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DC Comics' Embrace of Young Readers Is Key to Its Future

Given how lucrative young-adult and middle-grade fiction has become, it's no surprise DC Comics is embracing those markets with DC Ink and DC Zoom, two imprints launching this fall with books featuring some of the company's most popular heroes. What's perhaps more interesting, however, are the authors selected to work on the launch titles: Many are women or people of color, and virtually all of them have experience creating YA and MG fiction.

That's in stark contrast to initiatives like the New Age of DC Heroes, which critics noted lacked female creators among its primary lineup. Although those women and people of color are not necessarily being incorporated into DC's core titles, bringing them into the new YA and MG imprints presents an opportunity to lay the foundations for a more diverse future for the publisher, when it comes to representation, while also making lots and lots of money.

DC's Move Into YA and MG Fiction Is Financially Smart

YA and MG graphic novels sell incredibly well in bookstores. In 2015, Scholastic usurped DC's spot as the top seller of graphic novels in the book market amid a 25.24-percent growth in sales for the category over the previous year. Fifteen of the 20 top-selling graphic novels that year were aimed at children, with 12 of them created by women. Among those, Raina Telgemeier reigned supreme, selling more than 990,000 copies. Those trends seem to hold true for subsequent years as well.

DC clearly recognizes that YA and MG are lucrative markets. In the announcement for DC Ink and Zoom, DC Entertainment Co-Publishers Dan DiDio and Jim Lee noted, "Two of the recent areas of growth in publishing include graphic novels and books for young readers." They went on to say that Ink and Zoom's slate, in conjunction with their chosen creators, offered an opportunity for "major business growth."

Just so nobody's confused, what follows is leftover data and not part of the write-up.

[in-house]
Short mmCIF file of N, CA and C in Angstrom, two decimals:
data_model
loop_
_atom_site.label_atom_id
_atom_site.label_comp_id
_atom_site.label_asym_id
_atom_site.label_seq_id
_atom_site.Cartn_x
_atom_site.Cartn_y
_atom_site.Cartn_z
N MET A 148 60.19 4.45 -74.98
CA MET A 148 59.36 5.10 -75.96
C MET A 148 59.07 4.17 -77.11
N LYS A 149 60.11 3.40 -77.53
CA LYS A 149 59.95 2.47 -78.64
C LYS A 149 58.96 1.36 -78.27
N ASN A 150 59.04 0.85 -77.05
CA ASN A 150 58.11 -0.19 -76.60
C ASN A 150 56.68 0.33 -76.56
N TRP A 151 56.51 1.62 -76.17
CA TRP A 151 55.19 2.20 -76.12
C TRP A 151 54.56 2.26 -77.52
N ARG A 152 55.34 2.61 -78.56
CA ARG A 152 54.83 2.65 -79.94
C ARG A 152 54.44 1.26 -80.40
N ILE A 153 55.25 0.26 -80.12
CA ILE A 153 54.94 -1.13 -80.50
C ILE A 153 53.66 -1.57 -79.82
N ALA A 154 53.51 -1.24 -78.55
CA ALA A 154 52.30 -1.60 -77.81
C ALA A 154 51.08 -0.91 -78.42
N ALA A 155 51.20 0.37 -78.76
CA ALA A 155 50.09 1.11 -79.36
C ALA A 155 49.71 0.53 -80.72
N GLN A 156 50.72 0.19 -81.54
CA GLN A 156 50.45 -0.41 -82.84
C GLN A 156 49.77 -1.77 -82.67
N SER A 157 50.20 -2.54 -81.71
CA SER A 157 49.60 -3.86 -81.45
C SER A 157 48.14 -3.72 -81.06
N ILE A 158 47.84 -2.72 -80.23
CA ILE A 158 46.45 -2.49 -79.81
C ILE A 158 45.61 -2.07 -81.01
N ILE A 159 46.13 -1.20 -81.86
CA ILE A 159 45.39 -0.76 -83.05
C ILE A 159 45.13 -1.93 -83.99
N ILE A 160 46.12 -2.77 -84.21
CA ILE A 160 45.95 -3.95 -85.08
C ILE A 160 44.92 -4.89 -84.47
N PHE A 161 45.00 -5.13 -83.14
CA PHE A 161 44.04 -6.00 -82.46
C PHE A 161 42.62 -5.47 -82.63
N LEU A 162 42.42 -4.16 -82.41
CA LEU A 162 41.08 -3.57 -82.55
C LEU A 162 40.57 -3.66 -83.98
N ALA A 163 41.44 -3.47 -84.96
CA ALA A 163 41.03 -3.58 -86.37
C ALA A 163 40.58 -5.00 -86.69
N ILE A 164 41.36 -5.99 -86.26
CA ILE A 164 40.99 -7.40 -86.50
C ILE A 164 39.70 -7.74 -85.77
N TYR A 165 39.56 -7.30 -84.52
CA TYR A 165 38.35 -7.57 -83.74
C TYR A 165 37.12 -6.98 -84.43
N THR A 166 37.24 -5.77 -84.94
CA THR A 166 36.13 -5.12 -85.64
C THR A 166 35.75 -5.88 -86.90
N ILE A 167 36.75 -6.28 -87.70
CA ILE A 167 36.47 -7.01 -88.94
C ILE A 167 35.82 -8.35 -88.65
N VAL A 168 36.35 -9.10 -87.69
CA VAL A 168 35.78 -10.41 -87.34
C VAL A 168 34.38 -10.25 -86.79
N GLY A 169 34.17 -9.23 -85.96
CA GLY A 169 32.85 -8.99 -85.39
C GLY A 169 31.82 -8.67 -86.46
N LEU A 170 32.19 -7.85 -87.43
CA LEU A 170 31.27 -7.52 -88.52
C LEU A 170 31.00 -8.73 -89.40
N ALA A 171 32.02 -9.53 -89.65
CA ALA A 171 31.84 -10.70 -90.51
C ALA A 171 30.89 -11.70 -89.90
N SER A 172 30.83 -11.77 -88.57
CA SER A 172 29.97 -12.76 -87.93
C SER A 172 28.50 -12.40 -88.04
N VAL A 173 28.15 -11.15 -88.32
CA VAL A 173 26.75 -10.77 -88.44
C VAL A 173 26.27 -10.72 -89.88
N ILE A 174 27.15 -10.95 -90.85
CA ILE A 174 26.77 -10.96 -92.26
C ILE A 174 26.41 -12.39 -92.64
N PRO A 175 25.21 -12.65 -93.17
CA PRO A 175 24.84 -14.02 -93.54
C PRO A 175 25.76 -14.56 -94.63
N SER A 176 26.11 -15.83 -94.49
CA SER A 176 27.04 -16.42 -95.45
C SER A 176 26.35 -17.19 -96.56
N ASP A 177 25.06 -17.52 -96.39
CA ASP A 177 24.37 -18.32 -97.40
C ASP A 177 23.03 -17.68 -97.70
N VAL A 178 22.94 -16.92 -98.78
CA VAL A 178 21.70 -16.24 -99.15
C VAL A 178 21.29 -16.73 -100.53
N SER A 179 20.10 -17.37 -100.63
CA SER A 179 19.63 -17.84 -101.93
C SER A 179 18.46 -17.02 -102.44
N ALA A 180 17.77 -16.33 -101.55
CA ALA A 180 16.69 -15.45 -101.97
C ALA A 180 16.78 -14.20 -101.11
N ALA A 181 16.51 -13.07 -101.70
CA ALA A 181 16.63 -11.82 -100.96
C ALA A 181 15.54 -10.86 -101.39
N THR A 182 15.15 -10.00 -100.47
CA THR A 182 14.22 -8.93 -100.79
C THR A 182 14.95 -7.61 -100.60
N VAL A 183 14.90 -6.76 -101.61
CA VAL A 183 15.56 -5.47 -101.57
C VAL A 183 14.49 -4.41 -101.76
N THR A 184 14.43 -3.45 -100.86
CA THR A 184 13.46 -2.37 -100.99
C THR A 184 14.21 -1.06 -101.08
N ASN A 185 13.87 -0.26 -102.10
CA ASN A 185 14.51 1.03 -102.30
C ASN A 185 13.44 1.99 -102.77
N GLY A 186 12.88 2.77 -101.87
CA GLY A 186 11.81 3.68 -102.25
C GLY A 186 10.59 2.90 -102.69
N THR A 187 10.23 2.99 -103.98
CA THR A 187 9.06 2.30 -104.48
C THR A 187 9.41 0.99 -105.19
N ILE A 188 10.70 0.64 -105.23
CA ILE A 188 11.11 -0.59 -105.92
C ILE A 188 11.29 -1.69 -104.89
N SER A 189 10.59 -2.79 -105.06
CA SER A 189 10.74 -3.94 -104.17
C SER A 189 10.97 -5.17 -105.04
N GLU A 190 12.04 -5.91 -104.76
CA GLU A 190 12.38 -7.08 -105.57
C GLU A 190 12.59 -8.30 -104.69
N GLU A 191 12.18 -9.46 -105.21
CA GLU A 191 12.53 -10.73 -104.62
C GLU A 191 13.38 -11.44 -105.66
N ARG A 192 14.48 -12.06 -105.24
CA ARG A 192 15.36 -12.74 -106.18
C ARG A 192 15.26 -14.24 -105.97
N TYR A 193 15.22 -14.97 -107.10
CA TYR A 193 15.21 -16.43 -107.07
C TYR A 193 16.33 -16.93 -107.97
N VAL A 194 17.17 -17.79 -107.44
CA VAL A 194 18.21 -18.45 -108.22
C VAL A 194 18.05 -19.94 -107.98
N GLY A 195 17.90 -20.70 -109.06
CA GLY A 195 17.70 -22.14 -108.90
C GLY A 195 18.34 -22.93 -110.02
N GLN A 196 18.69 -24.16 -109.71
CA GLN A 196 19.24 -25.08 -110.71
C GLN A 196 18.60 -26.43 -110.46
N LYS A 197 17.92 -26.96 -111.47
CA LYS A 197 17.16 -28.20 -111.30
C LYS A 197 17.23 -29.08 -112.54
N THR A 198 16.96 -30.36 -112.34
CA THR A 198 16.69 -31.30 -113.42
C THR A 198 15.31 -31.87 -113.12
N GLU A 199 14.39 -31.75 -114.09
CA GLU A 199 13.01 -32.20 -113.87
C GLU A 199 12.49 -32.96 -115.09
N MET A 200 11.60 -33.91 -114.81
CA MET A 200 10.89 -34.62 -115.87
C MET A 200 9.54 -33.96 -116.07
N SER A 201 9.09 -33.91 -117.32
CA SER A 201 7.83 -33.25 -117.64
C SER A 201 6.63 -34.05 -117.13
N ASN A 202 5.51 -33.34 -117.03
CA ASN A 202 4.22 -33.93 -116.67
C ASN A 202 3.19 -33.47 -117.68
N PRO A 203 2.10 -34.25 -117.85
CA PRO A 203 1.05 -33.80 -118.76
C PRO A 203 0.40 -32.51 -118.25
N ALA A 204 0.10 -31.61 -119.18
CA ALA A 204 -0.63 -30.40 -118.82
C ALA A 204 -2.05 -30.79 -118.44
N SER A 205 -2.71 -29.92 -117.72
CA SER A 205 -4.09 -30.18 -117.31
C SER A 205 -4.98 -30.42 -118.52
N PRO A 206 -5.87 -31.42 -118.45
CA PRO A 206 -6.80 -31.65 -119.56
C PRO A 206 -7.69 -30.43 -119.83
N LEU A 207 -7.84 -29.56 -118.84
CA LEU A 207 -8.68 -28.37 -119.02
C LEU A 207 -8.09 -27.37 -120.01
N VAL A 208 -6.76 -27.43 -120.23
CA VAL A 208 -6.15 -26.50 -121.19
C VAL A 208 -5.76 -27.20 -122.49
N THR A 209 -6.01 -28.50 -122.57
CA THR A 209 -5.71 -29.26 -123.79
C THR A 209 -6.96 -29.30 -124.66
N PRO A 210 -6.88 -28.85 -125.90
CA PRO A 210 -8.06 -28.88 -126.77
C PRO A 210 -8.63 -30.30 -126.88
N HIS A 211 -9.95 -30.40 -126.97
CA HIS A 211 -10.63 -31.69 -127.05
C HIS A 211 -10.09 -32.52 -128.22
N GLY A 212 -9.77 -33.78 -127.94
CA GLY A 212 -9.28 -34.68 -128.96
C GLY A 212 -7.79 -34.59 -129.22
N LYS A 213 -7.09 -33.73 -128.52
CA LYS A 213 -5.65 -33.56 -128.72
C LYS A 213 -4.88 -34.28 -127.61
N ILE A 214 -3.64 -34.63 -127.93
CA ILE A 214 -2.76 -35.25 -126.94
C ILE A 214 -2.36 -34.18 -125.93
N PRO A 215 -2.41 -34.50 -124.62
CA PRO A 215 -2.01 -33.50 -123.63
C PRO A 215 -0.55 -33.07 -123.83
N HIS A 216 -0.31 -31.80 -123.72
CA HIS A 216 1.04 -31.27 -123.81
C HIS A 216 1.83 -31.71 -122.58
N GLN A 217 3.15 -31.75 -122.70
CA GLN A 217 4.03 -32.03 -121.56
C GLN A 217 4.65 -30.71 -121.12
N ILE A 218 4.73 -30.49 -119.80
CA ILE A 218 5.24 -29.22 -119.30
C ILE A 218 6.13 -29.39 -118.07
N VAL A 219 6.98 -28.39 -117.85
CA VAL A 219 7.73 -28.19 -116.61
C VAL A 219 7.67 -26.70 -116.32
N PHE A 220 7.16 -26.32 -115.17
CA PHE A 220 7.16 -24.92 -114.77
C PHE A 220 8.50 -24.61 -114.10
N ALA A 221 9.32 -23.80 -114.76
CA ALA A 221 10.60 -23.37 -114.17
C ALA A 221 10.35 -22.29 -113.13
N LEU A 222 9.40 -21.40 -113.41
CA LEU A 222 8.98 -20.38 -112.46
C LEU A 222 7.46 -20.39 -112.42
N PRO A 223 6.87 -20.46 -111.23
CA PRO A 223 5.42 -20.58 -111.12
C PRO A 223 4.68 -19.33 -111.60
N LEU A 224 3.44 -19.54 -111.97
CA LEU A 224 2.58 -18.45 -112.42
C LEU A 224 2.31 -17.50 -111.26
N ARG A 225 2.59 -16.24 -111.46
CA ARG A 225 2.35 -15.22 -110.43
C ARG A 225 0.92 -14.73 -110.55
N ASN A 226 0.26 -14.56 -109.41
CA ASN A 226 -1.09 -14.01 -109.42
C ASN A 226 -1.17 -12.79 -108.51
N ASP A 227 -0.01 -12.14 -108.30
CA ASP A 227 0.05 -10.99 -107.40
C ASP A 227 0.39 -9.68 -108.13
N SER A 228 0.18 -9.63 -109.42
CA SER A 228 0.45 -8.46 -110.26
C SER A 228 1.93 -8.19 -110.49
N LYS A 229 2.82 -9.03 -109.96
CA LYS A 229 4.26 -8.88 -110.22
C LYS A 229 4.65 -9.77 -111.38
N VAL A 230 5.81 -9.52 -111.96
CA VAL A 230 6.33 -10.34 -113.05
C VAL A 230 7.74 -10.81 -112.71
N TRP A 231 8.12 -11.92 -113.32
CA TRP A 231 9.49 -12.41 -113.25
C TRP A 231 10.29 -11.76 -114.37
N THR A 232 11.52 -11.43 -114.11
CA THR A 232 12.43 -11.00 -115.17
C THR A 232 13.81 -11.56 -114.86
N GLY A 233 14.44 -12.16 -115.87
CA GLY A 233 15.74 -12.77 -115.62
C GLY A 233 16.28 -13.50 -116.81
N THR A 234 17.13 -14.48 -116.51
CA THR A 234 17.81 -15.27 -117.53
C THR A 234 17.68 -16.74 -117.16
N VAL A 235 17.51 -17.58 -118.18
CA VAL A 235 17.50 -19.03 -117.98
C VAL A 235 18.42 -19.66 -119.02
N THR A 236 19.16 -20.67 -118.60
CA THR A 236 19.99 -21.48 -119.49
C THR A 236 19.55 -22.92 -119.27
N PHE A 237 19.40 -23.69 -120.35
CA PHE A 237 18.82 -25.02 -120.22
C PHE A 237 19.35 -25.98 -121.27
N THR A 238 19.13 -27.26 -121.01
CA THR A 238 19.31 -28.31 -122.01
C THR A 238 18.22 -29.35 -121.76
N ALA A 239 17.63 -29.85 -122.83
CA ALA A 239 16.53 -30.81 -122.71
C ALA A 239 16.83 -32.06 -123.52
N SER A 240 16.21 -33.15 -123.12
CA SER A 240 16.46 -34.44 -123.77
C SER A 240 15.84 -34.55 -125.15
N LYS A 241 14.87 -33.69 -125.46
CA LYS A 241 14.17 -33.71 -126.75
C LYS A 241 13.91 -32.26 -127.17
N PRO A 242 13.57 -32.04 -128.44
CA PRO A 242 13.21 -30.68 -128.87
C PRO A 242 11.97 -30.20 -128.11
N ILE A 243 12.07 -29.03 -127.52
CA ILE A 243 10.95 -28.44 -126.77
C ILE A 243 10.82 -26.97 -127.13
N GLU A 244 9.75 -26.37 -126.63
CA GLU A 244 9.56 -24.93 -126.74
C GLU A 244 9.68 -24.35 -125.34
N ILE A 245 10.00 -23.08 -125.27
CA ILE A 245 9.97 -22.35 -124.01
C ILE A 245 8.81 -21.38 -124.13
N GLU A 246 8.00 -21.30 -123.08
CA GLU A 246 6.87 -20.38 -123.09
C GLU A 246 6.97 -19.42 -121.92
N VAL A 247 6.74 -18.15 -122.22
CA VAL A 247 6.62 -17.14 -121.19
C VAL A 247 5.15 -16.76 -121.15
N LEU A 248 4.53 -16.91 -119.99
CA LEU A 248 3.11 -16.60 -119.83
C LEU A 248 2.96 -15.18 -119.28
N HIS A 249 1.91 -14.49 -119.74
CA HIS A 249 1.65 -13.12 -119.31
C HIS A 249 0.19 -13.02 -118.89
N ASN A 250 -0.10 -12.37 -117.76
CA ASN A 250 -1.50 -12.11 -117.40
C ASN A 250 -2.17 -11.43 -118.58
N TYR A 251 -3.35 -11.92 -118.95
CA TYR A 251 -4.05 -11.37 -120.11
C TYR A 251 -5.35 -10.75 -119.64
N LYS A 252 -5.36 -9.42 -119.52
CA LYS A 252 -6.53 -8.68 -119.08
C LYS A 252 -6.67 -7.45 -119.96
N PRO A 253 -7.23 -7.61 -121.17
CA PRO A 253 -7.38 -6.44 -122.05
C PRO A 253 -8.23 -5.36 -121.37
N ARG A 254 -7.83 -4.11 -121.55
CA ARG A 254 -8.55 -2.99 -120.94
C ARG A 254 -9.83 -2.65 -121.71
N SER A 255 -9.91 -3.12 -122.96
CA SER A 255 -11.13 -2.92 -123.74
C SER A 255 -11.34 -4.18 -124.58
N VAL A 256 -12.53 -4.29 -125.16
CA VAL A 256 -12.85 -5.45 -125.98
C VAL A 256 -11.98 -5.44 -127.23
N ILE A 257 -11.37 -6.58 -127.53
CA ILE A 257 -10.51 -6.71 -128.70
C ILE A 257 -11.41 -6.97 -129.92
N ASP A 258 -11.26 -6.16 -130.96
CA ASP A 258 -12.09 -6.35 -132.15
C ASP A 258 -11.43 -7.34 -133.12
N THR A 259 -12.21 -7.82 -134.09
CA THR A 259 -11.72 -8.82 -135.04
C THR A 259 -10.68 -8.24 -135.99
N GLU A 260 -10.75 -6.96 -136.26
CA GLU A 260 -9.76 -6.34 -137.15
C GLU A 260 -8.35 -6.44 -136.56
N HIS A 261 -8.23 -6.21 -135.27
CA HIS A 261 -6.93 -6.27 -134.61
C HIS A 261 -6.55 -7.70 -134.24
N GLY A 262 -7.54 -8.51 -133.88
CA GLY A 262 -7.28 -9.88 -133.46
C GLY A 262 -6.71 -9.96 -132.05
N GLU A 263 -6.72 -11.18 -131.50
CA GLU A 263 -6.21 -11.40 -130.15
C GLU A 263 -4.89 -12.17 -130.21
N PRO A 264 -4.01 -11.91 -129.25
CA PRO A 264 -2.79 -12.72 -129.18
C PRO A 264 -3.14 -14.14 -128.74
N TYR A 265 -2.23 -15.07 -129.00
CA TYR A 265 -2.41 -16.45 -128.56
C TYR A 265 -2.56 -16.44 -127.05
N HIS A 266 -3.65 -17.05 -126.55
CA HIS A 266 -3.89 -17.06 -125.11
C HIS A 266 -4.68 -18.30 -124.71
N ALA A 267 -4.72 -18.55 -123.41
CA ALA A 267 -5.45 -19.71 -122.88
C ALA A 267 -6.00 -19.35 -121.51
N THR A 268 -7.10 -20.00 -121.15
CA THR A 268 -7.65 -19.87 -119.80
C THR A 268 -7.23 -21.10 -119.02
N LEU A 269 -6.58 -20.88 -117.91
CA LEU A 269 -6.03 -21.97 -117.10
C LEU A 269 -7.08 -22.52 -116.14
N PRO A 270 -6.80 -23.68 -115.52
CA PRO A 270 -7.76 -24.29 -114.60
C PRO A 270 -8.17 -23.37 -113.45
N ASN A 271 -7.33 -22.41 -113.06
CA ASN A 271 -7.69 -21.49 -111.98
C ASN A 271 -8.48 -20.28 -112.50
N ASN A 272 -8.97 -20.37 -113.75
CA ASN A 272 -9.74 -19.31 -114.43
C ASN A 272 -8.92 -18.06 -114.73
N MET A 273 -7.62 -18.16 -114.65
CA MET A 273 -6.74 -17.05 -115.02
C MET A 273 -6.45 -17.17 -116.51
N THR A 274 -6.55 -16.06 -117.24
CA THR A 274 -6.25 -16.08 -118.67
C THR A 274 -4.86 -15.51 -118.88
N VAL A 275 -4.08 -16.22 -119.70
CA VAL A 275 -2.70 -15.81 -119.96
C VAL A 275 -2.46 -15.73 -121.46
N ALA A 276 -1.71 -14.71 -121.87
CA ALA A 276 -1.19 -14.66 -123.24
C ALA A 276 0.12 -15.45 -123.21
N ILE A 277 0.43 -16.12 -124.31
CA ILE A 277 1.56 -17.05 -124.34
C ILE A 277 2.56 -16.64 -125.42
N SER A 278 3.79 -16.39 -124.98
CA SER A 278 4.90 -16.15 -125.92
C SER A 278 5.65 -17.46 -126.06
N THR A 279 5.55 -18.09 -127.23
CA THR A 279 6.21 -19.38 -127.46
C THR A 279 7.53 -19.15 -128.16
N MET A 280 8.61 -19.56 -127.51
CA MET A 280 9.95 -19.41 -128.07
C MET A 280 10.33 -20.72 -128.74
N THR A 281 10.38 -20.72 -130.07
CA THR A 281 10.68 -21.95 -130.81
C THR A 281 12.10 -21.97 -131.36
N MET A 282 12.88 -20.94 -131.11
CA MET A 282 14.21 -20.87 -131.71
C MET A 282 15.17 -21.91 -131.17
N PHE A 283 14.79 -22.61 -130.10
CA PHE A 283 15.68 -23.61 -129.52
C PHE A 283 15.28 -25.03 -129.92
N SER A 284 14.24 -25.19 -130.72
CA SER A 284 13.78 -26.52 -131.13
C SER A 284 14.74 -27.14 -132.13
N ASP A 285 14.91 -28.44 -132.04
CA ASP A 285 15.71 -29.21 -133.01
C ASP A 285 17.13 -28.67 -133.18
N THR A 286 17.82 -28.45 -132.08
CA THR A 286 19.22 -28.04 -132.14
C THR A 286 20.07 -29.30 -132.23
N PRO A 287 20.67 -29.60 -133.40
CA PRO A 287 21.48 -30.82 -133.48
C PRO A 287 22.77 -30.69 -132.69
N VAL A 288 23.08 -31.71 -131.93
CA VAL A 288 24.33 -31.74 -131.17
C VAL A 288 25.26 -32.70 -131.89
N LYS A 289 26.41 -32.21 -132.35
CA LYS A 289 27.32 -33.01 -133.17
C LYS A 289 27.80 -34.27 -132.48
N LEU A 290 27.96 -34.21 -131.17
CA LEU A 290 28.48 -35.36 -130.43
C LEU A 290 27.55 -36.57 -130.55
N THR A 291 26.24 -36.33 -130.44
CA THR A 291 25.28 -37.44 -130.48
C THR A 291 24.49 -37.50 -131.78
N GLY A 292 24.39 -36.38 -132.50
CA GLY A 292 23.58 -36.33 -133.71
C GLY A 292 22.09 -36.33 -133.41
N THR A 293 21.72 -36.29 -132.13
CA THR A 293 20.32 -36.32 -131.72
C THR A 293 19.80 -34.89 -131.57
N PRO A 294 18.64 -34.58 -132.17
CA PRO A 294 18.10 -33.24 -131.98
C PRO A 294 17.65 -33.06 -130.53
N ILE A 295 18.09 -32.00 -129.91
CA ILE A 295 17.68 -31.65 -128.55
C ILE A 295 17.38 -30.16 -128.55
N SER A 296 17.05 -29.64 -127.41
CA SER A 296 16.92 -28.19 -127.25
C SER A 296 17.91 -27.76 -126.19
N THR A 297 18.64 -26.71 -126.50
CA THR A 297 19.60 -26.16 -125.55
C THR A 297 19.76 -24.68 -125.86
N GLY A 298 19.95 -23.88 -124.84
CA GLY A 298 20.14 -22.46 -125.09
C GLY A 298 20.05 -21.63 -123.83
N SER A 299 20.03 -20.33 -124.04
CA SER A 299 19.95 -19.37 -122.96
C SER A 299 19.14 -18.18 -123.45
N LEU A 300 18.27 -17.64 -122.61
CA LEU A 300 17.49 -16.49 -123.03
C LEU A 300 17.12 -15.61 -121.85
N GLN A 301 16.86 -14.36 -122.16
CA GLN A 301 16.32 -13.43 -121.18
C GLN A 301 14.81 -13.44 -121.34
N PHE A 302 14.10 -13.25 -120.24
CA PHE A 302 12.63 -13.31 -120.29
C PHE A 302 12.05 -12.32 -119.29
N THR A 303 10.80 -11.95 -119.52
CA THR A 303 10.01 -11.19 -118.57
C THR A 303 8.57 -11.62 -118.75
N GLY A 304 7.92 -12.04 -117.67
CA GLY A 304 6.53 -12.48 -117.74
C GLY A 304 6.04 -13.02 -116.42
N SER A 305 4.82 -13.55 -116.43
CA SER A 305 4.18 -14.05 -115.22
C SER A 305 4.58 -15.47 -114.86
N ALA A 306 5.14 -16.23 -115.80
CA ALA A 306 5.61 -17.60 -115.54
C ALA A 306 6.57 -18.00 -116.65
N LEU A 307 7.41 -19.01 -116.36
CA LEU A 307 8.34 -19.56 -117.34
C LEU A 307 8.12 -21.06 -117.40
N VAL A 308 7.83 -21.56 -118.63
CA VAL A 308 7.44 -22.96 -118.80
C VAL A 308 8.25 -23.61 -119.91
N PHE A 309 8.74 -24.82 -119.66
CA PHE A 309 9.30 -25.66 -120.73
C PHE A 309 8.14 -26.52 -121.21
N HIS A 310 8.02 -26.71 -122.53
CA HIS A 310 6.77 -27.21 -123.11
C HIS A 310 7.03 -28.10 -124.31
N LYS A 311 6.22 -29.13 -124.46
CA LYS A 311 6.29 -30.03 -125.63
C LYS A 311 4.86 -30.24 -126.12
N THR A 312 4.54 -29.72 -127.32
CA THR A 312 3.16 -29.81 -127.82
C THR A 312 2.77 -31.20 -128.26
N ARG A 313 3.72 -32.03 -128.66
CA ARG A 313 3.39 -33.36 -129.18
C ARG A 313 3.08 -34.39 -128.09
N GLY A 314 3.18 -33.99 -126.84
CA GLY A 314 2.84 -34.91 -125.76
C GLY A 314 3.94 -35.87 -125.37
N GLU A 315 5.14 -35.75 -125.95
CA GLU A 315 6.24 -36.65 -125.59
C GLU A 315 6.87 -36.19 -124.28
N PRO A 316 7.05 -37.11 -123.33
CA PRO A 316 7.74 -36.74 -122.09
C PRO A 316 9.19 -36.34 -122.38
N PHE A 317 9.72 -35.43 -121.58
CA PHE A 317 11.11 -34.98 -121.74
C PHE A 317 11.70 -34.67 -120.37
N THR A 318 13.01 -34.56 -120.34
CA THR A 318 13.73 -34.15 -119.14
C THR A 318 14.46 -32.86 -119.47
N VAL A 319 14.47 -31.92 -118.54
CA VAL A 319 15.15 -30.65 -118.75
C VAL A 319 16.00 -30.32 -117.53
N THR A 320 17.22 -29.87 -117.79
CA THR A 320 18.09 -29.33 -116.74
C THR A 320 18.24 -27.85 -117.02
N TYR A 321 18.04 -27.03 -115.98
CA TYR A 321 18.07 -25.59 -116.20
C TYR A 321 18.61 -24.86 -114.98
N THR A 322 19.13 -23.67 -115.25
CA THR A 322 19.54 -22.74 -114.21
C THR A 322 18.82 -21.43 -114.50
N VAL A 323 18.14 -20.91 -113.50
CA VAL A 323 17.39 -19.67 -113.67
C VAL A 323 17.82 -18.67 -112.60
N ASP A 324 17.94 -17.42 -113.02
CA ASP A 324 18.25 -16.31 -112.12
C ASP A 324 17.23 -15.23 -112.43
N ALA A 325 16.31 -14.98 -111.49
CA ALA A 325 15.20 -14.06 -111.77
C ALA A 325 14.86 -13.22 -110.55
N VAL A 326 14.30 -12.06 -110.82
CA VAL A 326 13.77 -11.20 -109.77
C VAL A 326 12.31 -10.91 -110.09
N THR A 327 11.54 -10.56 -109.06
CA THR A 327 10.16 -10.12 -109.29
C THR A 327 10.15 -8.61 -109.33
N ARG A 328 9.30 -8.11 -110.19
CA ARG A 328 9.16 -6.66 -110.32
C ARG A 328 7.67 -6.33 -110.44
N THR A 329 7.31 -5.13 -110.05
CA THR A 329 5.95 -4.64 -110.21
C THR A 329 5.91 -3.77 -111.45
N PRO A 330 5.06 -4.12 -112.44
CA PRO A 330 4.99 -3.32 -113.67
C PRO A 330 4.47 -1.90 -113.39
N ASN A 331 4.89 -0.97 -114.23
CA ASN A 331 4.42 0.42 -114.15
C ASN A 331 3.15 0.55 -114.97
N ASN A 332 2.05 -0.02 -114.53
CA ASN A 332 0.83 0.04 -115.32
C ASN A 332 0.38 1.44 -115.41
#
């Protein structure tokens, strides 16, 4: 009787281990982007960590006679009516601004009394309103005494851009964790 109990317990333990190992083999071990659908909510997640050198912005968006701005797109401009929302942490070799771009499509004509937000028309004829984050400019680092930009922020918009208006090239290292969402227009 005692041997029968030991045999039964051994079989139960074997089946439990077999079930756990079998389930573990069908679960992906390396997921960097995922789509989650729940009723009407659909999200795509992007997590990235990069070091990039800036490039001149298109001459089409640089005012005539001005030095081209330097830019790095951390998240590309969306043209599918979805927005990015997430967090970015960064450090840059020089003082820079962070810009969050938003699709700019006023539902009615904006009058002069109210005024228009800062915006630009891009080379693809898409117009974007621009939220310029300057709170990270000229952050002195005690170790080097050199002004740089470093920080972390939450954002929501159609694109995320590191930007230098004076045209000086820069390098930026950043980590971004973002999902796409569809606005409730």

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The company has already had a taste of success in those markets with DC Super Hero Girls. DC's Senior Vice President of Sales John Cunningham noted last year that DC Super Hero Girls: Finals Crisis was the company's No. 2 book in 2016, based on unite sales, lagging behind only Alan Moore and Brian Bolland's perennial bestseller Batman: The Killing Joke. The numbers for Finals Crisis didn't even take into account copies purchased through events like Scholastic Book Clubs.

Beyond pure sales, DC has acknowledged the importance of focusing on younger audiences. "Our overall consumer products represent a $6 billion business," Diane Nelson, president of Warner Bros. Consumer Products and DC Entertainment, told Forbes in 2016. "The DC brand brings in about half of that. We think the DC Super Hero Girls can be bigger than a $1 billion brand." Nelson's estimates reflect confidence in the ability of content focused on younger audiences to drive sales outside of the traditional comics market. Embracing YA and MG audiences isn't just a ploy to increase book sales, it's a governing business strategy that stands to make DC billions in the long run.

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